Results 1 to 4 of 4
    • Member Info
      • Native Language:
      • Italian
      • Home Country:
      • Italy
      • Current Location:
      • Italy

    • Join Date: Jan 2012
    • Posts: 25
    #1

    position of adverbs

    Hi everybody,
    I've got a doubt about the correct position of the adverb in a past conditional form:
    They would never have found him or... They would have never found him?
    Is there a rule to follow or does it depend on the stress we want to give the adverb?
    i'm looking forward to your reply.

    • Member Info
      • Native Language:
      • British English
      • Home Country:
      • UK
      • Current Location:
      • Laos

    • Join Date: Nov 2002
    • Posts: 57,845
    #2

    Re: position of adverbs

    They're both possible. The first is the standard form for me, so the second changes the emphasis a bit.

    • Member Info
      • Native Language:
      • English
      • Home Country:
      • United States
      • Current Location:
      • United States

    • Join Date: Dec 2009
    • Posts: 6,332
    #3

    Re: position of adverbs

    ***** NOT A TEACHER *****


    Hello, Clairec:

    I have checked my books and the Web, and I am happy to share what I have found:

    1." They would never have found him."

    a. That is the usual position. The rule is easy: put the adverb after the first auxiliary.

    2. "They never would have found him." This position is used when you want to emphasize "would." Say the sentence out loud

    and notice how the word "would" is stressed (sounds very strong.)

    3. "They would have never found him."

    a. Many native speakers would have no trouble with this. When you have time, go to the "books" section of Google and

    type in "would have never." You will find many examples of "good" writers using this kind of sentence.

    b. But if you want to follow the "rule," then you will NOT use sentence 3. What is the rule? Well, if an adverb refers to

    the complete verb ("would have found"), then you must use sentence 1. And the adverb "never" does refer to the

    complete verb. It does not refer only to the past participle "found."

    *****

    4. The workers would firmly have rejected the new contract.

    5. The workers would have firmly rejected the new contract.

    Which sentence do you think is "better"?

    The answer is sentence 5.

    This time we can put the word "firmly" in front of the past participle "rejected" because it DOES modify "rejected."

    It answers the question: How would the workers have rejected the new contract? Answer: firmly. When you have

    a "how" adverb, you may place it next to the past participle. Here is an example from a book that discusses "good"

    English:" It has been confidently asserted [said]." How has it been asserted? Answer: Confidently (with confidence).

    BUT you cannot put "never" in that position. Why? Because "never" is not a "how" adverb. It is a "when" adverb.

    As I said, however, many native speakers break the rule and use sentence 3.

    *****

    CREDITS: Modern American Usage (1980) by Wilson Follett. Pages 53 - 54.
    David L.'s post on usingenglish.com on 20 March 2008.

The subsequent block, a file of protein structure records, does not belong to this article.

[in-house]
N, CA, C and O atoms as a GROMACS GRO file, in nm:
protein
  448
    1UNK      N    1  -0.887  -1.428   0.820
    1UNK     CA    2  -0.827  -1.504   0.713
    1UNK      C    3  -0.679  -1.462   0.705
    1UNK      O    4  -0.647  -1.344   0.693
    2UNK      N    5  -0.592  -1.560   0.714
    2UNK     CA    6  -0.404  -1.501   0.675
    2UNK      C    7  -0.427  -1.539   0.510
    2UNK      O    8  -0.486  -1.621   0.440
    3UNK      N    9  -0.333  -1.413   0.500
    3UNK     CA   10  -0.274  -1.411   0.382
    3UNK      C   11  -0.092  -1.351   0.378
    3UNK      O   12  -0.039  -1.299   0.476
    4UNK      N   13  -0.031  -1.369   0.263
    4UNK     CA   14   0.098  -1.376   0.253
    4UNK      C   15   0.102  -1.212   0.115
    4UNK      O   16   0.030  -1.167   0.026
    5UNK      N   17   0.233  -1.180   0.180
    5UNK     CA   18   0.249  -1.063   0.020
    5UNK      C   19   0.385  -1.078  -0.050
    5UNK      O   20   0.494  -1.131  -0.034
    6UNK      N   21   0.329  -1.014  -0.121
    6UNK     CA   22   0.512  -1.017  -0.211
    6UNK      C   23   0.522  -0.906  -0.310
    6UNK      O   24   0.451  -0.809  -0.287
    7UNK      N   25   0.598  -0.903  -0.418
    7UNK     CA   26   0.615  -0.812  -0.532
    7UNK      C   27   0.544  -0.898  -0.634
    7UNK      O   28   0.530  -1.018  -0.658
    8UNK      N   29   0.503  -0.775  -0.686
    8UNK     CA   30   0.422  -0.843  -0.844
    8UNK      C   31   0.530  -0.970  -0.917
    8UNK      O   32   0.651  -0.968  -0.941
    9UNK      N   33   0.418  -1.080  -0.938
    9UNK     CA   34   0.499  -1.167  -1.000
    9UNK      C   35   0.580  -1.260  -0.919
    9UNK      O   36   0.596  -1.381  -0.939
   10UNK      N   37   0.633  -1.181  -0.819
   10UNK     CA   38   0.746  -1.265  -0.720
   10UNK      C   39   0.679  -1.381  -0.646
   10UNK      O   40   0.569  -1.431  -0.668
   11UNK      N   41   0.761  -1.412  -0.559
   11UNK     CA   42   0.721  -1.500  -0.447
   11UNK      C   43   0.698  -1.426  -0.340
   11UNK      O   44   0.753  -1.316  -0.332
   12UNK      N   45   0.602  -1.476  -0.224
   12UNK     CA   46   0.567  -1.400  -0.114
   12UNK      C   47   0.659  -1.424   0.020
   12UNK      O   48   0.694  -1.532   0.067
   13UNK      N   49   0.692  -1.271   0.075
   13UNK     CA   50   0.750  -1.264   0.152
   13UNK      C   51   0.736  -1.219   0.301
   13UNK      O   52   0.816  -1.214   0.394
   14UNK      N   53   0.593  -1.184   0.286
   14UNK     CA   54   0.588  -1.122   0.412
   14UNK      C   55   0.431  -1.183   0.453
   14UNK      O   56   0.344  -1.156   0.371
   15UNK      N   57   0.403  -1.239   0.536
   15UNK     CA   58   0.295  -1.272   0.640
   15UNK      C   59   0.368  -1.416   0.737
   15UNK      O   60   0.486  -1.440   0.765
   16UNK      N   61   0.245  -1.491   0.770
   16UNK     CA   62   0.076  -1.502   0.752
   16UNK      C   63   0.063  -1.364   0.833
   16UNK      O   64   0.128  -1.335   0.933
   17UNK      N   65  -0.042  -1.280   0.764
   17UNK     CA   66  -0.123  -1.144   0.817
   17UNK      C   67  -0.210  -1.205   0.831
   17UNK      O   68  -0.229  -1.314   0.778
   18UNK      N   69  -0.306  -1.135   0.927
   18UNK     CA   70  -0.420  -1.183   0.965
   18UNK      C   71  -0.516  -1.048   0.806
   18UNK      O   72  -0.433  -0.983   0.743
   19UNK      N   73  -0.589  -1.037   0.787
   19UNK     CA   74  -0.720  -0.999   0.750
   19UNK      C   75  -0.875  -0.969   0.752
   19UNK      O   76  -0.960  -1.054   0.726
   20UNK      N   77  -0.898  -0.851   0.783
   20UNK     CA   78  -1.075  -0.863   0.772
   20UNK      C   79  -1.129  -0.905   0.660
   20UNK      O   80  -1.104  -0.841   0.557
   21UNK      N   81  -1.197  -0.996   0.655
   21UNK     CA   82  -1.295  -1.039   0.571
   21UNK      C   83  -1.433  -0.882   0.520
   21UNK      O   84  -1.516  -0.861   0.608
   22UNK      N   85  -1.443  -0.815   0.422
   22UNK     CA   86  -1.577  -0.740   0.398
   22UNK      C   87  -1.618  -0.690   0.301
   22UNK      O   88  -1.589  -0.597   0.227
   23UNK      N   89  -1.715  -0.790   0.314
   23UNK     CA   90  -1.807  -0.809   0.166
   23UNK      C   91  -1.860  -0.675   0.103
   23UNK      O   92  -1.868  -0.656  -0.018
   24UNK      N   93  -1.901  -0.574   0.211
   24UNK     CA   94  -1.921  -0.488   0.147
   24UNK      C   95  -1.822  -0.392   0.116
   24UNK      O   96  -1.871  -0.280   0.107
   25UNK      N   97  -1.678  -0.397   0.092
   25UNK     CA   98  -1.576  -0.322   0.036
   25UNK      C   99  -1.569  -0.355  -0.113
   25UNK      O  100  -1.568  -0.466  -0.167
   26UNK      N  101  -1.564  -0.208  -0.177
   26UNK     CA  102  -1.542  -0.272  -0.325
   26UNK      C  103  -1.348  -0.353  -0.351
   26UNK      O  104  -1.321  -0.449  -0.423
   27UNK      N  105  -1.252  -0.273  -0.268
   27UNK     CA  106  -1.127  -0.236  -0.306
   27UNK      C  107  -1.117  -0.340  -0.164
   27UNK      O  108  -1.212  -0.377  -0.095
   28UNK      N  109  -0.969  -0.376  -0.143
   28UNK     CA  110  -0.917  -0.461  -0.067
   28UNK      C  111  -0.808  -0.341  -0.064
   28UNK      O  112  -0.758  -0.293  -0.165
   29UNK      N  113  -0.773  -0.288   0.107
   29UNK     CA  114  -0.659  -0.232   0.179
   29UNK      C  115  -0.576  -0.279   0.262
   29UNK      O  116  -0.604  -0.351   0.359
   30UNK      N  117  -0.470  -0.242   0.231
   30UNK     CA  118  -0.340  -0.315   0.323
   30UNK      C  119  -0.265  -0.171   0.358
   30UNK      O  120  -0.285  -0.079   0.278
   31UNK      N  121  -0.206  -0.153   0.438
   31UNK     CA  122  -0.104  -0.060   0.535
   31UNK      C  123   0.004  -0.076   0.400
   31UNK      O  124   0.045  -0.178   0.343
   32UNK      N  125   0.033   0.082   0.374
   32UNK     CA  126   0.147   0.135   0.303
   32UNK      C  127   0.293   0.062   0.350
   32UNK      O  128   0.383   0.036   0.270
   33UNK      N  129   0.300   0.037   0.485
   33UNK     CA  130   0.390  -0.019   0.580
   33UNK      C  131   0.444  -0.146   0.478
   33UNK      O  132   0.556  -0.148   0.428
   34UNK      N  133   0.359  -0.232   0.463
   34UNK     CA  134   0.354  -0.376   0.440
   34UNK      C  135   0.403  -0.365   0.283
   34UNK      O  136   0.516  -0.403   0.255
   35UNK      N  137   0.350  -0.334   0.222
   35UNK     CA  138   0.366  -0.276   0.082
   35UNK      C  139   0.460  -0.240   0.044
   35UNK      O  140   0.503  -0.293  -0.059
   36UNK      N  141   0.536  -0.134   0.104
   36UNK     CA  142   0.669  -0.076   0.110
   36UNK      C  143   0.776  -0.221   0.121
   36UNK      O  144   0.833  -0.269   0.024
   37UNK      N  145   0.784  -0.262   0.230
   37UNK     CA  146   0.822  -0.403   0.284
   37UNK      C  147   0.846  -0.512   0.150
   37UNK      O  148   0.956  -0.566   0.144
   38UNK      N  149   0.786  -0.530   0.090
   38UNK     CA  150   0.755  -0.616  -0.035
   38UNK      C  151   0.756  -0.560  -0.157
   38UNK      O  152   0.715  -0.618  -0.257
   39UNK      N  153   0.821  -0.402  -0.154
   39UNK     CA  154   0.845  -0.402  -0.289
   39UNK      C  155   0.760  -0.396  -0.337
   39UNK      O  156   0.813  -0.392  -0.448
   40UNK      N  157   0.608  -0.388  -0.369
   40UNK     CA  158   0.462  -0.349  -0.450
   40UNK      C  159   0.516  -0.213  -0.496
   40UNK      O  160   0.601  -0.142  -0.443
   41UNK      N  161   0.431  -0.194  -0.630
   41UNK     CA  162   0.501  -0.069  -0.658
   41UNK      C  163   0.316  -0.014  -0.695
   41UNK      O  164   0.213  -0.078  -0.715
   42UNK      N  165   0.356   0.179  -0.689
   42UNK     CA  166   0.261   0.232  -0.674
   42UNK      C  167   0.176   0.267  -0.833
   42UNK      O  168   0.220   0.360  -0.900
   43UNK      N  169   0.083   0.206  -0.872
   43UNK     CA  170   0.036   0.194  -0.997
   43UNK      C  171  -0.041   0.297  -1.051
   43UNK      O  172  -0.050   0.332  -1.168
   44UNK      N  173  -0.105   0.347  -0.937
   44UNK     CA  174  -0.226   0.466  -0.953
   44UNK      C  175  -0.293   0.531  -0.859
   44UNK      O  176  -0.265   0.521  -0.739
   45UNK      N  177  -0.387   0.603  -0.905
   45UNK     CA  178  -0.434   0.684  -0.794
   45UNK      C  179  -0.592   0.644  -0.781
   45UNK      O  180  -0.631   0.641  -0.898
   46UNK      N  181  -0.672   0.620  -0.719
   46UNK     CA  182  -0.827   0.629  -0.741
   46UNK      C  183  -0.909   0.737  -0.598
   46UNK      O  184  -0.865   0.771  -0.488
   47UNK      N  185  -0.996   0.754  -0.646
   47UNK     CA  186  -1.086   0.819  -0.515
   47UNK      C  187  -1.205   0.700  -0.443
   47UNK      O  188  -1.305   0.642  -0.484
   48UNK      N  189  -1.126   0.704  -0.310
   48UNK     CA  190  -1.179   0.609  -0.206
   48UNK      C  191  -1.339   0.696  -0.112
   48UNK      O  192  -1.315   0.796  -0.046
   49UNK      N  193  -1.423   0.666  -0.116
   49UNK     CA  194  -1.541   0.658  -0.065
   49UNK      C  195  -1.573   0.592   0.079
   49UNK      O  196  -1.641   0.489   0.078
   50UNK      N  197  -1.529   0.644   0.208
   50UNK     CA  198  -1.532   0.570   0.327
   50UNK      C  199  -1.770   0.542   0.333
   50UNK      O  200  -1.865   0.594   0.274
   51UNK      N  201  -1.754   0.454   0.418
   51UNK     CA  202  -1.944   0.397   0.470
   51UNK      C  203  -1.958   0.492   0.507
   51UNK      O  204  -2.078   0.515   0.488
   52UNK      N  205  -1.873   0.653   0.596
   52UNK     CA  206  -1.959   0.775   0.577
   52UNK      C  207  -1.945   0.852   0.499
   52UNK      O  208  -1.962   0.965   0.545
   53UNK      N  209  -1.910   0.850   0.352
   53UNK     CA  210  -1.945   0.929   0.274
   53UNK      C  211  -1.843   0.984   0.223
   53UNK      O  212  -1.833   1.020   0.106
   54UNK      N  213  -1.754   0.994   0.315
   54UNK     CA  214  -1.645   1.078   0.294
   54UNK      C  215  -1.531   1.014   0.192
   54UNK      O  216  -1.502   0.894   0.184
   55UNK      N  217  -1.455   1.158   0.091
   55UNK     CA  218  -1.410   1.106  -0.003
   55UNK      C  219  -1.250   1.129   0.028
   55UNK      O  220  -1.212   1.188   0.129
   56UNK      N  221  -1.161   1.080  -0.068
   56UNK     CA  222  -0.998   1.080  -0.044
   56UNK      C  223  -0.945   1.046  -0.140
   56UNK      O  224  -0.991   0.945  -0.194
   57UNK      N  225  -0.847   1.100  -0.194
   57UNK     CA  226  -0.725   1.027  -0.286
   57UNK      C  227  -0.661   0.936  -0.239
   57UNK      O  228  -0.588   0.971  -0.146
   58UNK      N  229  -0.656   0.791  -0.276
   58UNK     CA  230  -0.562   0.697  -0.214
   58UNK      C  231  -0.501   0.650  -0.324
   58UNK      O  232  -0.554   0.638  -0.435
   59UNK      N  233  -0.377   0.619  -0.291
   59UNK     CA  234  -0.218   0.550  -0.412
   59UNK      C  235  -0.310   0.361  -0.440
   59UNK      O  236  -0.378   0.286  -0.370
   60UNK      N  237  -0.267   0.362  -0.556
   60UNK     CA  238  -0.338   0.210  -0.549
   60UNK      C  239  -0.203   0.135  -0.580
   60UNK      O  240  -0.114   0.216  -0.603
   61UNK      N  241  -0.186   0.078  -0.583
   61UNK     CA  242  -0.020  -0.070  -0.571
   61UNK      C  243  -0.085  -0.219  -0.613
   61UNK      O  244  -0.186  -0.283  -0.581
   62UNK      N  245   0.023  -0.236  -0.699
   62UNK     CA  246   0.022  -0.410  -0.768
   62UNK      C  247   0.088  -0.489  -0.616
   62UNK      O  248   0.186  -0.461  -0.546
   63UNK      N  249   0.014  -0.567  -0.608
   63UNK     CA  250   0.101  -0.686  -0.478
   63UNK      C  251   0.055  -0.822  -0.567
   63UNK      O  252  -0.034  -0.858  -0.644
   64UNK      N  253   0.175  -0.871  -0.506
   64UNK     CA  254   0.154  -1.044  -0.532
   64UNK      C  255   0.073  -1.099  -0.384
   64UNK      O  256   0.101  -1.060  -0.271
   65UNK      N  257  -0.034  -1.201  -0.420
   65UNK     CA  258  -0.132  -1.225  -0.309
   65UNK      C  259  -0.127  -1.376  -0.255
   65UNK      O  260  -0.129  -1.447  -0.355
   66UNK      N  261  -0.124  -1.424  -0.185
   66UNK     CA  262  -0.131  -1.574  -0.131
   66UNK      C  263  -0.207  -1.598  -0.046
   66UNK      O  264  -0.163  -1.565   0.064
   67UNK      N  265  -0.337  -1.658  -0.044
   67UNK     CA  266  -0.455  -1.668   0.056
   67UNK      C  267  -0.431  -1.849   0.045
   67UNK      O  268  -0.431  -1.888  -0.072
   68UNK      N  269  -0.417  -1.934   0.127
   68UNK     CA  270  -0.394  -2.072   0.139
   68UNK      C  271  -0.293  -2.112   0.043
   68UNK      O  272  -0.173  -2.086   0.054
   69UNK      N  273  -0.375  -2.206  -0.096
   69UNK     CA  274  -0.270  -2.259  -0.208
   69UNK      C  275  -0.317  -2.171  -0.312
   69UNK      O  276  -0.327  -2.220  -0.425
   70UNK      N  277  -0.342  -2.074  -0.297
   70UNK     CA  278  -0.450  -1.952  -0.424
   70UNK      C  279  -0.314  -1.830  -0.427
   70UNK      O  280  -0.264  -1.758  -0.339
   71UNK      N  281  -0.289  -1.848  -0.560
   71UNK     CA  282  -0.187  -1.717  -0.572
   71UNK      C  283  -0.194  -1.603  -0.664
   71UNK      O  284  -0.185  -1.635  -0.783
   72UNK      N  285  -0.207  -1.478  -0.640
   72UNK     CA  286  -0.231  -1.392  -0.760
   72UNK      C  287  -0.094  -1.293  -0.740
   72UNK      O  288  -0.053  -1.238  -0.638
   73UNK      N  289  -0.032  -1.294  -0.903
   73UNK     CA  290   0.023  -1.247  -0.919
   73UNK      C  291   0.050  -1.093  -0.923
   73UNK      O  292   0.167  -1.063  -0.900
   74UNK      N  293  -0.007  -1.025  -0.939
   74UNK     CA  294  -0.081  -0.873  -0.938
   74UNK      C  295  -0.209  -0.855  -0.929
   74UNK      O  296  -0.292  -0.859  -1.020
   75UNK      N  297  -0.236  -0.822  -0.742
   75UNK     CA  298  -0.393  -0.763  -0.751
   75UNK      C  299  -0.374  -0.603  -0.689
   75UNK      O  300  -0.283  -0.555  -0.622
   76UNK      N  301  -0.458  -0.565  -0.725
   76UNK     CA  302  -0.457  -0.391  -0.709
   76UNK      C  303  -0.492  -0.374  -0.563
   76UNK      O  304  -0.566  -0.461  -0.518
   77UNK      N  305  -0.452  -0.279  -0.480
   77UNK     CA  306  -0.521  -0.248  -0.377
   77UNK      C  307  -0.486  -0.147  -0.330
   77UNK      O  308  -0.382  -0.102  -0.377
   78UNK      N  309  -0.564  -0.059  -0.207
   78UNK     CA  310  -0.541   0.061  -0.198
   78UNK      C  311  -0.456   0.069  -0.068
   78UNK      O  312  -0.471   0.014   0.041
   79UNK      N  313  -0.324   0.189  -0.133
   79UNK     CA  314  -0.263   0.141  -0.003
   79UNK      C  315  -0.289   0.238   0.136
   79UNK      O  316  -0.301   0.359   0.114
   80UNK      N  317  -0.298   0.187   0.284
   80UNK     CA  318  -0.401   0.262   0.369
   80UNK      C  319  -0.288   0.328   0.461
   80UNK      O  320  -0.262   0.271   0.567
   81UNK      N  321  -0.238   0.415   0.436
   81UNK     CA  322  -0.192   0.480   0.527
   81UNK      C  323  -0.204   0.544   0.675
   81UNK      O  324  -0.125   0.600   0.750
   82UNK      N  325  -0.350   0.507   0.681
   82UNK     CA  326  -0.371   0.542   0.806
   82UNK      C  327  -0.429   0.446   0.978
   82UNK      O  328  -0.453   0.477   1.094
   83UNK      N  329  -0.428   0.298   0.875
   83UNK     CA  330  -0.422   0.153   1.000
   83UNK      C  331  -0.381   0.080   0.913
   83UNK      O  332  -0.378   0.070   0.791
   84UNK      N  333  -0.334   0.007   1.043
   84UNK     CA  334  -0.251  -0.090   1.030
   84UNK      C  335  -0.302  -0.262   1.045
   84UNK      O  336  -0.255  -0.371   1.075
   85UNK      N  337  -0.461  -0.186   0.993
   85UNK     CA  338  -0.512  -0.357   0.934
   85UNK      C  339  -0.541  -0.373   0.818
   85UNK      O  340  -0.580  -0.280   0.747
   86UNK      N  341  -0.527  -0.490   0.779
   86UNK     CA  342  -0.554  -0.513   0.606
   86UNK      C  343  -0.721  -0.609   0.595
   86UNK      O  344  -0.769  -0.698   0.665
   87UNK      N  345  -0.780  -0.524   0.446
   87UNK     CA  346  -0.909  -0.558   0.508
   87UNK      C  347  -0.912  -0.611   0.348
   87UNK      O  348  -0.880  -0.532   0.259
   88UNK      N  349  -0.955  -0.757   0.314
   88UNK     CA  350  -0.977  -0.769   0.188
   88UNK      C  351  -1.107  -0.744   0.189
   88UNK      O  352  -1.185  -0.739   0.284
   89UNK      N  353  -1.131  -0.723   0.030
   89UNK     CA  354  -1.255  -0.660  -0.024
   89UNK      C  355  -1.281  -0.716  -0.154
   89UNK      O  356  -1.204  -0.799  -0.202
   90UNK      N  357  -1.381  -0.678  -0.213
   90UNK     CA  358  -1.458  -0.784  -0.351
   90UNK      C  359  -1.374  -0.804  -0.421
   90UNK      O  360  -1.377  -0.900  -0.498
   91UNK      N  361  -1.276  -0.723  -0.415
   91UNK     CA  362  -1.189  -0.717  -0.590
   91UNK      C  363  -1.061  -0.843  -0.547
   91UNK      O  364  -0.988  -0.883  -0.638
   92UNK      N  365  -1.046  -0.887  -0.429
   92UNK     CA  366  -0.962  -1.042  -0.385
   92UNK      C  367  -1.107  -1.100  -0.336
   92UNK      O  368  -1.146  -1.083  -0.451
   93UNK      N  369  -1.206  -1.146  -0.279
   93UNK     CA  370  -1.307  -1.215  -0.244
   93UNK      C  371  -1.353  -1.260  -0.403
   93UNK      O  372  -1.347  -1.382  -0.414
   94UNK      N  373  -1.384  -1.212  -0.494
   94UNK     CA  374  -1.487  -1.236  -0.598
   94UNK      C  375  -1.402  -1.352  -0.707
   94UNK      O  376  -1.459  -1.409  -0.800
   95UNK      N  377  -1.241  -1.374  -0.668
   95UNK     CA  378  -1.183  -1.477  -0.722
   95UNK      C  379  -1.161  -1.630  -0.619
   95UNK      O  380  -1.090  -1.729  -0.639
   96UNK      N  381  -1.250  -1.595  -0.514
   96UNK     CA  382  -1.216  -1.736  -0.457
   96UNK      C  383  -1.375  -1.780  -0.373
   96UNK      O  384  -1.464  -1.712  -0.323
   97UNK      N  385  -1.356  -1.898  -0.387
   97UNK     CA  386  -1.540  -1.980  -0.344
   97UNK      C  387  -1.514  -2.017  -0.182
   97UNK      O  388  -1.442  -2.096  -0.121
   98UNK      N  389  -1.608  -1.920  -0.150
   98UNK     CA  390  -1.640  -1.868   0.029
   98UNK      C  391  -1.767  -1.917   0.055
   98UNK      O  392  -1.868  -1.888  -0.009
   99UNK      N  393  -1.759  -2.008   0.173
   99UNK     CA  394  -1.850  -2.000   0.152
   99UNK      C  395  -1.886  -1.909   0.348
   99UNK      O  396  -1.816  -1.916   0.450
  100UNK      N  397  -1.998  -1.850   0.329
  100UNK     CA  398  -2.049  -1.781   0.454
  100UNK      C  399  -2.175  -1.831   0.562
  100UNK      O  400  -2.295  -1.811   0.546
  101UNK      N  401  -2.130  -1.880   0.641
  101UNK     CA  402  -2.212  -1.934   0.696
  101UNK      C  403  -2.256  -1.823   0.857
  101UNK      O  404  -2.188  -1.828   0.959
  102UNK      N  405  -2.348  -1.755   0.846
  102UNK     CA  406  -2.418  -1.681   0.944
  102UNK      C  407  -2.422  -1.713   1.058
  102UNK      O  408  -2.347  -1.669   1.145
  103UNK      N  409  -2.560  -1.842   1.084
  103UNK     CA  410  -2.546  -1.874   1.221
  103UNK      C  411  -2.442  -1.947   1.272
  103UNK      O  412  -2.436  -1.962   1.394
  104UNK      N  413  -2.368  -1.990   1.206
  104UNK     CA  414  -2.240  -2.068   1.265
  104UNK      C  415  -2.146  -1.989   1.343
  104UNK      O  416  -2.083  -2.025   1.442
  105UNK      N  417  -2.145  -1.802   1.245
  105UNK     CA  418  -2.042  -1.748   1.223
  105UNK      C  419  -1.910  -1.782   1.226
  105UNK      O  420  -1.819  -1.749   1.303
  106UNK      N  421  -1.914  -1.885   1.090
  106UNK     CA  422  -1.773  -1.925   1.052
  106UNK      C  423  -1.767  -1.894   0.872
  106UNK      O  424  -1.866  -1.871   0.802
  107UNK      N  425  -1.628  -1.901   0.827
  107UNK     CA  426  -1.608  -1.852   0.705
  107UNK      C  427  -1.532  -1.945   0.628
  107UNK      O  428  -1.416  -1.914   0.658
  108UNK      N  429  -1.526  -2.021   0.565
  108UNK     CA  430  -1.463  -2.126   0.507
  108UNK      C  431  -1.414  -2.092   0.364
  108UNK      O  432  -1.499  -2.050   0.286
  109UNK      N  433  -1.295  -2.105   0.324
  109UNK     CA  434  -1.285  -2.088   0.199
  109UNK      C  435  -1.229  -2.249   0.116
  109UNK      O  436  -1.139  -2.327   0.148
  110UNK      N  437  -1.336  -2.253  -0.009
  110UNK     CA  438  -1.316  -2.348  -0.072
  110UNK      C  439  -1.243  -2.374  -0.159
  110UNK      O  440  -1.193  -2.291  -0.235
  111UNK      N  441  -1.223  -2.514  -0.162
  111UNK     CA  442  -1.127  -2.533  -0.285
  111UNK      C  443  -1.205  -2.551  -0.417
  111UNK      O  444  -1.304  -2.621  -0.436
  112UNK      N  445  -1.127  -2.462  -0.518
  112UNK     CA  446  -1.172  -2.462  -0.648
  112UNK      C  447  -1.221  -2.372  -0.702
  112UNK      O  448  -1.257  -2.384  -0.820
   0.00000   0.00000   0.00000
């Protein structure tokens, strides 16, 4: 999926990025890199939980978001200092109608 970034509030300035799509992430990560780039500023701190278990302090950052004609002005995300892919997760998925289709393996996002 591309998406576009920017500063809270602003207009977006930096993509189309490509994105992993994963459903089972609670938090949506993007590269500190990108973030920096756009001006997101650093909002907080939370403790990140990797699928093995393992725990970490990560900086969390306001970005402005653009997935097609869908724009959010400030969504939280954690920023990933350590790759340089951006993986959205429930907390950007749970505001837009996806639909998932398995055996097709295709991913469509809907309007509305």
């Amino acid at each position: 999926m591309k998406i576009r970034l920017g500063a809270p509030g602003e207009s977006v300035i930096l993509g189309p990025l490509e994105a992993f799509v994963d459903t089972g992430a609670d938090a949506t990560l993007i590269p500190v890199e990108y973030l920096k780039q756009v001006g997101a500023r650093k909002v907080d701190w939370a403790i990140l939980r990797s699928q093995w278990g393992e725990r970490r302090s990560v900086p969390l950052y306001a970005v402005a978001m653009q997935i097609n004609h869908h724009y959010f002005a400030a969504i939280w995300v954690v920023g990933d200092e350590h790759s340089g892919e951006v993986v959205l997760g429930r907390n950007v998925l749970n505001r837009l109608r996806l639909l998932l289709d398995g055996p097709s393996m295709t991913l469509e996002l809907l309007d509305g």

Last edited by TheParser; 29-May-2012 at 22:47.

  1. 5jj's Avatar
    • Member Info
      • Native Language:
      • British English
      • Home Country:
      • England
      • Current Location:
      • Czech Republic

    • Join Date: Oct 2010
    • Posts: 28,134
    #4

    Re: position of adverbs

    Quote Originally Posted by TheParser View Post
    3. "They would have never found him."

    a. Many native speakers would have no trouble with this. When you have time, go to the "books" section of Google and
    type in "would have never." You will find many examples of "good" writers using this kind of sentence.

    b. But if you want to follow the "rule," then you will NOT use sentence 3. What is the rule? Well, if an adverb refers to the complete verb ("would have found"), then you must use sentence 1. And the adverb "never" does refer to the complete verb. It does not refer only to the past participle "found."
    If a lot of 'good' writers use this kind of sentence, then I wonder by what authority the people who say that you 'must' use another construction issue their diktats.

    These apparently self-appointed authorities, the sort of people who forbid you to casually split an infinitive, or who claim that a preposition is something you must never end a clause with, are not people I have much time for.

Similar Threads

  1. [Grammar] position of adverbs
    By wynnmyintuu in forum Ask a Teacher
    Replies: 4
    Last Post: 12-Oct-2010, 18:36
  2. position of adverbs
    By navi tasan in forum Ask a Teacher
    Replies: 1
    Last Post: 09-Apr-2008, 23:22
  3. position of adverbs
    By sara98 in forum Ask a Teacher
    Replies: 4
    Last Post: 18-Apr-2007, 14:46
  4. position of adverbs
    By jaybel in forum Ask a Teacher
    Replies: 1
    Last Post: 20-Mar-2006, 17:44
  5. Adverbs-Position
    By Anonymous in forum Ask a Teacher
    Replies: 3
    Last Post: 26-Mar-2004, 22:51

Bookmarks

Posting Permissions

  • You may not post new threads
  • You may not post replies
  • You may not post attachments
  • You may not edit your posts
  •